… which is apparently a weird thing to do, according to a popular American comedian who has his own show in the US. I keep a keen eye on the Kotaku UK site for gaming news and deals and such, and chanced upon the articles discussing Kimmel’s criticisms and subsequent YouTube backlash, and the whole thing actually made me think about my routine of coming home, switching on the computer, and sticking Twitch on in the background.
So, why do I do it?
I started watching when Twitch was JTV, and chanced upon it a few years back whilst at university. I work best at night and in the early hours of the morning when no one is up, and sitting in an eerily quiet flat typing away and reading for my next essay was uncomfortable. As much as the noises in these kinds of places can be distracting, they can also be a comfort – like the chattering of folk in a coffee shop. It can actually help the mind focus.
It started then. I’d tune in to Four Player Podcast when they rolled up in the evening. It was like having a few friends in the room chilling around and playing games, and it also stirred up childish logic: if some other kid is playing with the toy I want to play with, then I can’t play with it and should wait until he/she is finished.
Four Player Podcast got me through the longest, emptiest nights during my studies. They stopped me from giving in to my gaming urges (snapping out a ‘fuck it’ and launching a brand new campaign on Rome: Total War is wayyyyyyy too easy) and provided me with the coffee/friendly atmosphere I needed, which had a more comfortable and less invasive feel than something like the radio.
It turned from passive viewing to active not long after.
Summers were long, and me and my friends would often have gaming sessions in the house. Eventually we settled on Starcraft, and then when the second game was released we spent what time we had playing against each other on that. I’d walk my laptop round to my friends flat, and we’d get a pizza and play for near days straight. One of my buddies was a really solid player who had played in competitions abroad and he told me about the huge eSport championships for games like Starcraft. I got interested – I wanted to be better at the game, and video’s like those put together by Day9 and streams of the Championships at Dreamhack could really give you an edge.
There is real strategy in a game like Starcraft. I could go off on a tangent about the questionable strategy in FPS’s like Call of Duty, and I would question their legitimacy as an eSport (although, hand-eye co-ordination and perception are characteristics present in many sports, sooooo), but games are a form of media that requires a lot of thought and interaction. These Starcraft streams helped me experience the game in new ways, *and* gave me an edge when playing against my friends.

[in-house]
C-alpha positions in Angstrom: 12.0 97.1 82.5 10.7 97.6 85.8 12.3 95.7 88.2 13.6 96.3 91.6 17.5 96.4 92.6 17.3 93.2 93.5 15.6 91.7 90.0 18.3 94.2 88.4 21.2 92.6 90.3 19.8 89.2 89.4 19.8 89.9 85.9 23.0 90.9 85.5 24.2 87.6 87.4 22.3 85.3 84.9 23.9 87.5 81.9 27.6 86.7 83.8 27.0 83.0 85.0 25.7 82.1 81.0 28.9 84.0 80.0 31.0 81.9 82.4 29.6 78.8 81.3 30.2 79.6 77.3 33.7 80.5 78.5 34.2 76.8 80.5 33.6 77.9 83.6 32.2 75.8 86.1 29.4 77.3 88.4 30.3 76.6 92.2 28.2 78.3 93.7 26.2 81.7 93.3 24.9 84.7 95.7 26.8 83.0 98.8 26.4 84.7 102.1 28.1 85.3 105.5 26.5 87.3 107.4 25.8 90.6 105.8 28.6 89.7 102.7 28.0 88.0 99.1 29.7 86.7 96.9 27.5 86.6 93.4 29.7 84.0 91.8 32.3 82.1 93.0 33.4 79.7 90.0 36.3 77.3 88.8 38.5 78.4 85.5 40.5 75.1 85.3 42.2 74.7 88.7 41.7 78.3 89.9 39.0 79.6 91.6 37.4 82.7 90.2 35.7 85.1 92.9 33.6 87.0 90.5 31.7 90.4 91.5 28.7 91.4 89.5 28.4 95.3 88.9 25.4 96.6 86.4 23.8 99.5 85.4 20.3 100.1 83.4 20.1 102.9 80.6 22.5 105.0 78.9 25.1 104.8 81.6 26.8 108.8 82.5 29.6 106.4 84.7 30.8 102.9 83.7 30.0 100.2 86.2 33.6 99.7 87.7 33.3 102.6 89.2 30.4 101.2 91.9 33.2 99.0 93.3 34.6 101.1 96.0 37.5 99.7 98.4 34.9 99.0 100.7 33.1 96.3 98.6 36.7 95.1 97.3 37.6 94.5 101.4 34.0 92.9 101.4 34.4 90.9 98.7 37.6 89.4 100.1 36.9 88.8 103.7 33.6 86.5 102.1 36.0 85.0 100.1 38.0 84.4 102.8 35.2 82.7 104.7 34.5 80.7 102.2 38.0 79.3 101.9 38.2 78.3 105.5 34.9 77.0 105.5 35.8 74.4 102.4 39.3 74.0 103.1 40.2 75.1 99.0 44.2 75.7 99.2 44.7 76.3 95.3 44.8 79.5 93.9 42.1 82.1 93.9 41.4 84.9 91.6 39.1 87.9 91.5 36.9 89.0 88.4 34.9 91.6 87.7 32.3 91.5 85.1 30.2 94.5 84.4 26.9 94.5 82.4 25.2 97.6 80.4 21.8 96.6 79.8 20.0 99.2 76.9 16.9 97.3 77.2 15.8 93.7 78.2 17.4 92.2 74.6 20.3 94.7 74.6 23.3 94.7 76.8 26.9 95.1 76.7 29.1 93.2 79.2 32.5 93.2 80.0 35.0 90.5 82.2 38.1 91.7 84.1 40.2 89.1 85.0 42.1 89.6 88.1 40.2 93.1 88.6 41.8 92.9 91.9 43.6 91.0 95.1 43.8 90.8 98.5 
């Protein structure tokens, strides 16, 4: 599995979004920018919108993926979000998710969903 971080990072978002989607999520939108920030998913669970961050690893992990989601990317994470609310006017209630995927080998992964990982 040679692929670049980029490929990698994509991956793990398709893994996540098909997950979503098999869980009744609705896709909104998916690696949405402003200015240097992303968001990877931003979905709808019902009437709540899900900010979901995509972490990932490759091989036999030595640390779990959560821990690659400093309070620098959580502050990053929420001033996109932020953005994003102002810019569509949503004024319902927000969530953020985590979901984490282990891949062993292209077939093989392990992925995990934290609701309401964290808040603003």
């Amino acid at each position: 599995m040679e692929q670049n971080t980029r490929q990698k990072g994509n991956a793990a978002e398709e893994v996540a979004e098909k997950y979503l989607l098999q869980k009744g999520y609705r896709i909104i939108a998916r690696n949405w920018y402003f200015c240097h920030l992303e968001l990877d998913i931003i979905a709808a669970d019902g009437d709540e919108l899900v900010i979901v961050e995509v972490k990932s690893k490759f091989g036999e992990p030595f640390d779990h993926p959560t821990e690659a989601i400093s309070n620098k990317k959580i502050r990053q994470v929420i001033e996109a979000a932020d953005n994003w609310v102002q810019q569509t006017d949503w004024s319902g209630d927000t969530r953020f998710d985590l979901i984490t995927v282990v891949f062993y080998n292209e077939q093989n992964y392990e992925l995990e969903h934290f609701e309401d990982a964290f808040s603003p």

The next step.
One of the legal secretaries at my workplace has a son who has been heavily into Minecraft for a year or so now. We chatted about his interest a few months ago, and she commented on how he watches streams of people playing Minecraft so he can work out how to build certain things, and it gives him new ideas for things to create in-game. The Minecraft community on Twitch and YouTube is HUGE, and the game can now be found on most computers in schools up and down the country.
For those who don’t know Minecraft – Minecraft is essentially virtual Lego, but with enemies and basic survival mechanics. These can be tweaked, however, and even removed completely, allowing the player to concentrate solely on building. Like Mechano, you can also create basic moving parts, or more complex machines – even computers. The great thing about Minecraft is that, unlike Lego which comes in tiny boxes and is viciously overpriced, you pay once for Minecraft and can build anything you want, no matter the size. It’s a blank canvas with a whole lot of potential.
Watching Minecraft streams leads to new creative endeavours, which in turn can teach players basic skills which can employed outside of the gaming environment. Minecraft has been used to teach kids about simple and complex circuits, about space and architecture as well as coding! So I began watching these streams for the same reasons, to try and find out what should be placed where in order to make such-and-such function correctly. These streamers often played other games in their own time, and having followed them through their experiences with Minecraft it was interesting to see how they tackled other games. I also enjoyed being part of the online community.
That leads to now – where my evenings are spent writing with streams on in the background. I still find it calming and less invasive than the radio, and it combats the loneliness of writing. Sitting here at my desk, at an ungodly time of the morning, watching folk escape into a new game, struggle over a puzzle, muse on the strategic outcomes of invading France in Civ V – it makes me feel like there’s someone else in the room with me, but I don’t have to play host for them.
I can imagine others with similar creative pursuits find videogame streams similarly comforting. You don’t have to concentrate, there’s no ‘plot’, you can walk away and come back to it whenever you want to. It’s oddly relaxing, for some it’s very educational, and for others it’s just like TV.